sensible conclusion is that, while the factors discussed by
Carter *et al.* may play a role in C_{4}KHg,
they probably do not have a dominant effect on
H_{c2}(T).

Finally, to round out the discussion of critical field
enhancement in isotropic superconductors, mention should be
made of the anomalous H_{c2}(T) behavior found in
heavy-fermion superconductors.[57] These unusual materials
exhibit both positive curvature and large values of
h^{*}(0). Any explanation of these phenomena must
remain tentative since the basic physics of these compounds
is still controversial,[156]
but recently an interesting model has been proposed by DeLong
*et al.*[57] The
explanation is based on the observation that
dH_{c2}/dT *propto* *rho* in the usual WHH
model, as shown in Eqn. . If the normal-state
resistance *rho* is assumed independent of field up to
H_{c2}, then one gets the usual WHH result
h^{*}(0) 0.7. However, if there is a very strong
magnetoresistance (the manifestation of a field-dependent
pairing interaction), then the slope formula shows that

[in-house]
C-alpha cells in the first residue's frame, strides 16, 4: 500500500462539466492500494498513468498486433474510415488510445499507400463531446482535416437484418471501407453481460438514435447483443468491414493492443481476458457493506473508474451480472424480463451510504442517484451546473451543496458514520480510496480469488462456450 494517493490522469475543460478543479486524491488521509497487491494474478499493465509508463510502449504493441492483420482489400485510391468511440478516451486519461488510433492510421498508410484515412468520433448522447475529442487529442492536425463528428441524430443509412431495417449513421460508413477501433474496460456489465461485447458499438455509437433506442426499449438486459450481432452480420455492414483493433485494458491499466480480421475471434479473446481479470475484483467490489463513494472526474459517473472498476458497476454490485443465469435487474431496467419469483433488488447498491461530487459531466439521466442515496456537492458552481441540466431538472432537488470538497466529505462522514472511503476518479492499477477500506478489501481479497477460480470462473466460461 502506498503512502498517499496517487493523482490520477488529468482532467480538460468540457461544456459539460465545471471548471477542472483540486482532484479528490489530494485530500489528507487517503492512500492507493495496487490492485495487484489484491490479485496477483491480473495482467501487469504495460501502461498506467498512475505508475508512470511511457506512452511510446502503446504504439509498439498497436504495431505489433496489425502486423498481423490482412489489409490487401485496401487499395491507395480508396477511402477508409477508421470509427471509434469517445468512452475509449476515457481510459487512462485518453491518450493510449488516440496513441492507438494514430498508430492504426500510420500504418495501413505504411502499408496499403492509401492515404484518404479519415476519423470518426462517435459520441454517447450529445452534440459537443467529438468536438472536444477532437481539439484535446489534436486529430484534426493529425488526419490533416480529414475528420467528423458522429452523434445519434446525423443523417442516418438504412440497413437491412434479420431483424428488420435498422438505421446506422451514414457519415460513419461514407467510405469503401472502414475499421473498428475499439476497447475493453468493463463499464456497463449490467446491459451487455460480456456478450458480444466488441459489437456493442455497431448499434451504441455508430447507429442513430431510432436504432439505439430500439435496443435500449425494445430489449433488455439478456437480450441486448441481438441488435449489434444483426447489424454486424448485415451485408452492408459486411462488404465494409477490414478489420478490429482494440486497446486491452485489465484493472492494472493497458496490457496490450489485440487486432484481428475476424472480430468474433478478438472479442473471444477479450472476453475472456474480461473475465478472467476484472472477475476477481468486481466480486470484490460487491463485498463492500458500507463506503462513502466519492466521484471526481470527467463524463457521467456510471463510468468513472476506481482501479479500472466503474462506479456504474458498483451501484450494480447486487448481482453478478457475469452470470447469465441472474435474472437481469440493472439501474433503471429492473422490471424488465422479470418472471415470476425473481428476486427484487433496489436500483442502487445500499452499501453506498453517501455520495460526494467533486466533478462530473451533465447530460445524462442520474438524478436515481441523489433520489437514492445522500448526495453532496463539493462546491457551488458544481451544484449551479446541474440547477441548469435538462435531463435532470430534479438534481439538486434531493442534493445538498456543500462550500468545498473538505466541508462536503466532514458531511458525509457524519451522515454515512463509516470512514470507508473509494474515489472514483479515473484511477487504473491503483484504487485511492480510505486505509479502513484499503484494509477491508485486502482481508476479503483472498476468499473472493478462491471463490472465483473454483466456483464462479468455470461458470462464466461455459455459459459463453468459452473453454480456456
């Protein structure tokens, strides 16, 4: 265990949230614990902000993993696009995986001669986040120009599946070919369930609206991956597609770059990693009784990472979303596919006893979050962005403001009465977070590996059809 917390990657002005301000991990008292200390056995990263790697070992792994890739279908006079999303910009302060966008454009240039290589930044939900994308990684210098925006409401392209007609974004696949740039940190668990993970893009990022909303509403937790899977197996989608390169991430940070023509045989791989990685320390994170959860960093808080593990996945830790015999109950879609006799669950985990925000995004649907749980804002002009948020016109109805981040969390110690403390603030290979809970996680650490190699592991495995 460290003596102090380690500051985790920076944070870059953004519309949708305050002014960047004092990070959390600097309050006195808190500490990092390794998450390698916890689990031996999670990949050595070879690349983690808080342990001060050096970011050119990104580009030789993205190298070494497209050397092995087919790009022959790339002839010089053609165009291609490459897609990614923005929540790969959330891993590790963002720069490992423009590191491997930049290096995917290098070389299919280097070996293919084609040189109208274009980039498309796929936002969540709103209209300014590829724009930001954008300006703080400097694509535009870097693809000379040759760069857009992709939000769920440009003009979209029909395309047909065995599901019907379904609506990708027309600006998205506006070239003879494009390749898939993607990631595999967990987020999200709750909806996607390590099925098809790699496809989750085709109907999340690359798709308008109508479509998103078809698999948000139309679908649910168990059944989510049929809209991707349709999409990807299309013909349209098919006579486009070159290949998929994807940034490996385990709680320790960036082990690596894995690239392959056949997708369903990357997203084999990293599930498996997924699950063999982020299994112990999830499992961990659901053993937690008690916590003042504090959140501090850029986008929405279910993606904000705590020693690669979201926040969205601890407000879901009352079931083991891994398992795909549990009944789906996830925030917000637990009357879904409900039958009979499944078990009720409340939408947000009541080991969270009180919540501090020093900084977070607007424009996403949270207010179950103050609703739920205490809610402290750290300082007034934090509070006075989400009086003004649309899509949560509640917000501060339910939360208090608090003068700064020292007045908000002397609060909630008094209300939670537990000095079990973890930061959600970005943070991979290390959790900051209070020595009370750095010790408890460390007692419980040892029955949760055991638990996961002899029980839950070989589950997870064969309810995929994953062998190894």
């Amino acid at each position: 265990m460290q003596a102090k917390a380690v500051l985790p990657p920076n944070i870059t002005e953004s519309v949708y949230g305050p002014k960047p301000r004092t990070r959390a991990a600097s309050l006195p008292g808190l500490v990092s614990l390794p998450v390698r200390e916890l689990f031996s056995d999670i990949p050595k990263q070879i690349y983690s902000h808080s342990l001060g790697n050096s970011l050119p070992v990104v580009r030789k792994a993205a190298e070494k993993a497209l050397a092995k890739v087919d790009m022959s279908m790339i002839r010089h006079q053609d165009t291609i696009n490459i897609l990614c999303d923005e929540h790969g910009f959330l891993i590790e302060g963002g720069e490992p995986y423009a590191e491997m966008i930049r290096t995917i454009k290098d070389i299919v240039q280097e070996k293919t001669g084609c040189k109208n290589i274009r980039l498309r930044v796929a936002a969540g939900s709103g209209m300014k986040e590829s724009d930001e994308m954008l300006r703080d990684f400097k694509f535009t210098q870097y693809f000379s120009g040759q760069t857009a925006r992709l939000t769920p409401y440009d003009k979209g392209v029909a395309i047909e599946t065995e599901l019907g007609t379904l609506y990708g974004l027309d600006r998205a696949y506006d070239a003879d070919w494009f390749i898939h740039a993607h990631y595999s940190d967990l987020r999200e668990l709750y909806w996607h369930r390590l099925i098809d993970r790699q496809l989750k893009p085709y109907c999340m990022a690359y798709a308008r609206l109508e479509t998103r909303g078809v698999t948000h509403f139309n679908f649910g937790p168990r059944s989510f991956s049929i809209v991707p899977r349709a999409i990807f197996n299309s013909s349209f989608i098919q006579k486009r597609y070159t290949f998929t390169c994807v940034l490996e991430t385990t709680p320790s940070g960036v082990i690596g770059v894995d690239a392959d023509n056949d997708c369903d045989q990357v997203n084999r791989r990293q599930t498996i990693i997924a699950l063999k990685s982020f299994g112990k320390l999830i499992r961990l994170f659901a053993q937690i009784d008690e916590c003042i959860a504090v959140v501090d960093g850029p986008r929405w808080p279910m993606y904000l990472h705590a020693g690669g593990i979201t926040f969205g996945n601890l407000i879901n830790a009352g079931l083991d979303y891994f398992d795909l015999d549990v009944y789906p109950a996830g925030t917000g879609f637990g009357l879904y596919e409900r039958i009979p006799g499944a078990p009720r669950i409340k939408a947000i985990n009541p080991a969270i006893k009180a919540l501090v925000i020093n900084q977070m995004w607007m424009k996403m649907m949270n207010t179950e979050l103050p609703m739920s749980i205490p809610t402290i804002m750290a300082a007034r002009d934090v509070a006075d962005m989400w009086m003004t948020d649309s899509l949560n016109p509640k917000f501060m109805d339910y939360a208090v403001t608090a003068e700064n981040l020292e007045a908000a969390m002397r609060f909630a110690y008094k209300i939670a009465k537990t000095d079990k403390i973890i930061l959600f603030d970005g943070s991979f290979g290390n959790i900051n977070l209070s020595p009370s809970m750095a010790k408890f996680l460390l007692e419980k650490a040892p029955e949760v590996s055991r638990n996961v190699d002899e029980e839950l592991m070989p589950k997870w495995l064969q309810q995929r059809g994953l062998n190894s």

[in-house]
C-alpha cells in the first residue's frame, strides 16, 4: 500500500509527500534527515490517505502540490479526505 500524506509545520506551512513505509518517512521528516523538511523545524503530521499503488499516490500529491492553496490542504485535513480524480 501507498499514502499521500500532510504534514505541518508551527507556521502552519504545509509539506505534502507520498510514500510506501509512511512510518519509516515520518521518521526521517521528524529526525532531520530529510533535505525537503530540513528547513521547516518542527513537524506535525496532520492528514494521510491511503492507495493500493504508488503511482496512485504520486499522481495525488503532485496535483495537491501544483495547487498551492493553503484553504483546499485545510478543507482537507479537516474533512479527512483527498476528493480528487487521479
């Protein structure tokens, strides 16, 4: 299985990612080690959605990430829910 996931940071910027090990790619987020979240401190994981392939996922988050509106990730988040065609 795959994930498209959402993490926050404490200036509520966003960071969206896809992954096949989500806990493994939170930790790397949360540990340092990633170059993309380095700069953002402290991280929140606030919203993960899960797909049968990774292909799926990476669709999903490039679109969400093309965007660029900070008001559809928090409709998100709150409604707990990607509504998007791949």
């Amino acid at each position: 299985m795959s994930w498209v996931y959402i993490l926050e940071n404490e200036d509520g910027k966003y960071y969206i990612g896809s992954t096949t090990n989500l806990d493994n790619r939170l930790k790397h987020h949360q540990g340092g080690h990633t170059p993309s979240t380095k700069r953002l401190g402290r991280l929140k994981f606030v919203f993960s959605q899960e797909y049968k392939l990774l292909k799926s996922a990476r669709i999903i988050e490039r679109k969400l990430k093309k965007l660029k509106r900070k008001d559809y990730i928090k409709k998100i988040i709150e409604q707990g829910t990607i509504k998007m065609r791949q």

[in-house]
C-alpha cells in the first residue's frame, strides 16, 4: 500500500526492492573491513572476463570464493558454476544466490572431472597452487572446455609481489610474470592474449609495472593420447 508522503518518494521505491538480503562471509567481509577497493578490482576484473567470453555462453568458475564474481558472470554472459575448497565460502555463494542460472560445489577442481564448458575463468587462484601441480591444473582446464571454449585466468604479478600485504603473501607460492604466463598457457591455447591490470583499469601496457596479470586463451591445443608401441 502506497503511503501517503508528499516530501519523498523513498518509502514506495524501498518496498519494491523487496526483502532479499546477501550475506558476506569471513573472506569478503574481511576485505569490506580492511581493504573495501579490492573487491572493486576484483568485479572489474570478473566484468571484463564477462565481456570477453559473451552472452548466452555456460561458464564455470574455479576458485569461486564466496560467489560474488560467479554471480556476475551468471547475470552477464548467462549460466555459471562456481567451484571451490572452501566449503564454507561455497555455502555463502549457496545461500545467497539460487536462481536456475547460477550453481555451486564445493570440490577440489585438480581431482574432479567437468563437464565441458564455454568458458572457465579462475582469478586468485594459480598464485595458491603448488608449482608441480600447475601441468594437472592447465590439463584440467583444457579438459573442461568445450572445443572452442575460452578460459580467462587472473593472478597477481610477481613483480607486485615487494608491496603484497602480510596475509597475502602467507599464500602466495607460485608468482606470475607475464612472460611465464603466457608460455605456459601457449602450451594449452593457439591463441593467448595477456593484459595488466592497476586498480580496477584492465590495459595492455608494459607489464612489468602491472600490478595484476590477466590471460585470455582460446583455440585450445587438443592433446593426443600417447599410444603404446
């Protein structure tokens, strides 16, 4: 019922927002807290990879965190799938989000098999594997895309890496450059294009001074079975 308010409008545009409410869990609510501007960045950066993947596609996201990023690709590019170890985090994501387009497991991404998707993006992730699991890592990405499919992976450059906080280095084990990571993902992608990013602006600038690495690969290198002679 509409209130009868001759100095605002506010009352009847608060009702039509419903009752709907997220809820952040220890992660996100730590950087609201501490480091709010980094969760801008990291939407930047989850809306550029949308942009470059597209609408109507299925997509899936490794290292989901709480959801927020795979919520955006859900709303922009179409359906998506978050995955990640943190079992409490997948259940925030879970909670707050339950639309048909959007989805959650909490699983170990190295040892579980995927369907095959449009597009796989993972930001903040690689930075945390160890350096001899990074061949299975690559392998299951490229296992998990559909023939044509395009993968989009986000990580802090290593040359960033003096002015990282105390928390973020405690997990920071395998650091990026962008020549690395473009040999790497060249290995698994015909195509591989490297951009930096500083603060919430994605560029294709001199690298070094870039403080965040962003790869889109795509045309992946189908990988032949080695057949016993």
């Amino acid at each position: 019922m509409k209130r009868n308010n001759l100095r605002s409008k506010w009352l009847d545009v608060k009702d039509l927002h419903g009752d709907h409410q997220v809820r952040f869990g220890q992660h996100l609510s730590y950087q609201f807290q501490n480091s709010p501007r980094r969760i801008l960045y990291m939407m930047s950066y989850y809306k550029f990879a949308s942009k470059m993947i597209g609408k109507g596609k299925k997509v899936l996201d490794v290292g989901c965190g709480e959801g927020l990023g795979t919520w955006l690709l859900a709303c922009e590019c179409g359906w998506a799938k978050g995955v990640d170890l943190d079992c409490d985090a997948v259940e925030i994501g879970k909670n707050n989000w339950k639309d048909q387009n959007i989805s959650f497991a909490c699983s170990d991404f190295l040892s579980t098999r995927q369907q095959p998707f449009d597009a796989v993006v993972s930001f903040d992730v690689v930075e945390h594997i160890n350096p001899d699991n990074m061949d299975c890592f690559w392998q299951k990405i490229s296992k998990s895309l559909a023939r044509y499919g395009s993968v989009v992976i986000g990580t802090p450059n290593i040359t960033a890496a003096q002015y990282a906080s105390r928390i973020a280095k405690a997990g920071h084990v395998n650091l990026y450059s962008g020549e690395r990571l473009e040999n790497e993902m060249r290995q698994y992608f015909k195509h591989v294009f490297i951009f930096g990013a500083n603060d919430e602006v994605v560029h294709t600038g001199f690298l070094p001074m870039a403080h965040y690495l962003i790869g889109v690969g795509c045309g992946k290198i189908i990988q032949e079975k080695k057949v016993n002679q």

h^{*}(0) can exceed 0.7 by a factor of *Delta*
*rho*(H_{c2}) / *rho*.[57] Here *Delta*
*rho*(H_{c2}) / *rho* is the
magnetoresistance at the field H_{c2}; the normal
state resistivity at zero-field is extrapolated from above
T_{c}. This formalism may have wide applicability to
superconductors with large or anomalous magnetoresistance;
however, it appears unlikely to help much in the case of
GIC's, since the critical fields are small enough that the
magnitude of *Delta*
*rho*(H_{c2})/*rho* is anticipated to be 0.
The magnetoresistance of the KHg-GIC's was observed by Timp
and coworkers, who reported nothing extraordinary.[245]

Four causes of critical field enhancement in isotropic
superconductors have been discussed: spin-orbit scattering,
strong-coupling effects, inhomogeneities, and
magnetoresistance. Of these, only the
multiphase-superconductor model of Carter *et al.* is
thought to be relevant to GIC superconductors. Inhomogeneity
effects could play a role for *vec*H _|_ ^c, but except
for C_{4}KHg, there is no hard evidence for
multiphase behavior in other superconducting GIC's except for
C_{4}KH_{x}.[79,232]

The extremely anisotropic nature of superconductivity in
GIC's (1/*epsilon* as high as 47[116]) provides motivation to consider
models of positive curvature and enhanced linearity which
treat orientation-dependent effects as central. Some of these
models are considered in the next section.

alchaiken@gmail.com (Alison Chaiken)

Wed Oct 11 22:59:57 PDT 1995